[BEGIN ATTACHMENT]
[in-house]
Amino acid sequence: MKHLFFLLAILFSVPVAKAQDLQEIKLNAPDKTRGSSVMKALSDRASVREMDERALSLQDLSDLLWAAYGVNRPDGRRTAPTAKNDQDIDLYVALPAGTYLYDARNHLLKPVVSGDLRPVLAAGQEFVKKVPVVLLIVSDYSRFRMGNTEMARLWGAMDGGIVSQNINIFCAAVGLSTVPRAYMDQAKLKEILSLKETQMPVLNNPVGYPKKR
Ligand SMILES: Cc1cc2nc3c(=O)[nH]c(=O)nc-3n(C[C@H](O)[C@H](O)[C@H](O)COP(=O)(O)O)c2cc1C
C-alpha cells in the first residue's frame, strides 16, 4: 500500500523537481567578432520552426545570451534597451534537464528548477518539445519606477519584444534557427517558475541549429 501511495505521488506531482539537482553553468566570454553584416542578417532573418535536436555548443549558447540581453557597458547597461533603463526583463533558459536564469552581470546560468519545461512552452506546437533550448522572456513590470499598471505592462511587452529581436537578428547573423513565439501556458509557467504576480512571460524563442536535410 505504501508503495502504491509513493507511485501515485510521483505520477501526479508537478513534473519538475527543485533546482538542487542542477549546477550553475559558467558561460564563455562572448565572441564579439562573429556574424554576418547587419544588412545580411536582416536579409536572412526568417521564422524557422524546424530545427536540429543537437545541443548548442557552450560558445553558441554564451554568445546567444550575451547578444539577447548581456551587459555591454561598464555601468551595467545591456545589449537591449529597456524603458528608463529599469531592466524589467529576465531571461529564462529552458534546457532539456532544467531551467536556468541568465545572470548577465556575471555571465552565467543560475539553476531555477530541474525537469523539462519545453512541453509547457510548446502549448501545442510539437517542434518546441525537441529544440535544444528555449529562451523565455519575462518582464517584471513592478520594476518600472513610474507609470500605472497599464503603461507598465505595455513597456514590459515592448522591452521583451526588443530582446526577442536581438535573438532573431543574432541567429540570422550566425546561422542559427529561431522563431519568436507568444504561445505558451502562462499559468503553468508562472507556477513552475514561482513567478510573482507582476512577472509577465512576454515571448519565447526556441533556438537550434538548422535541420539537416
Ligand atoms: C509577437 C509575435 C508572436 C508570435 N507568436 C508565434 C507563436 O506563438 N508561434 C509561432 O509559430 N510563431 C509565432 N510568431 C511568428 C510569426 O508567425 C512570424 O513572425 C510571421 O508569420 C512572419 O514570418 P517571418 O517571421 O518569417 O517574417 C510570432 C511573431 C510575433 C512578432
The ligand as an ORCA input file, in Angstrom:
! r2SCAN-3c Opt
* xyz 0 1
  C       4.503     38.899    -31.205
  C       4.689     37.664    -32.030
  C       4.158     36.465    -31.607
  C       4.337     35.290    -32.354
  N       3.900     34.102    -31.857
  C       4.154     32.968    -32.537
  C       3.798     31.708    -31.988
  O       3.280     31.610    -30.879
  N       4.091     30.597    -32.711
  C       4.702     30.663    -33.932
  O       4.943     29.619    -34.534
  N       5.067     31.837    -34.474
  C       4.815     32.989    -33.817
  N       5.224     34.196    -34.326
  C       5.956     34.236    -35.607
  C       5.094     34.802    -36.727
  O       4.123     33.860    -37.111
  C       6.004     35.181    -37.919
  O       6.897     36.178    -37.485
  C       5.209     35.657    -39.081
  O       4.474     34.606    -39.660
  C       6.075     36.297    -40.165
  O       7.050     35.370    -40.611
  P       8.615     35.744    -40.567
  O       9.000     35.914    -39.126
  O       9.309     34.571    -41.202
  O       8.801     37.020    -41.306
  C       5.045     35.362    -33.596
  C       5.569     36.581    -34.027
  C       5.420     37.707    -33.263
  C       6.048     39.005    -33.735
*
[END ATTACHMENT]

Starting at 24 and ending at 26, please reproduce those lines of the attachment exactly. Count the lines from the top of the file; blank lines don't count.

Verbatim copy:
  C       5.094     34.802    -36.727
  O       4.123     33.860    -37.111
  C       6.004     35.181    -37.919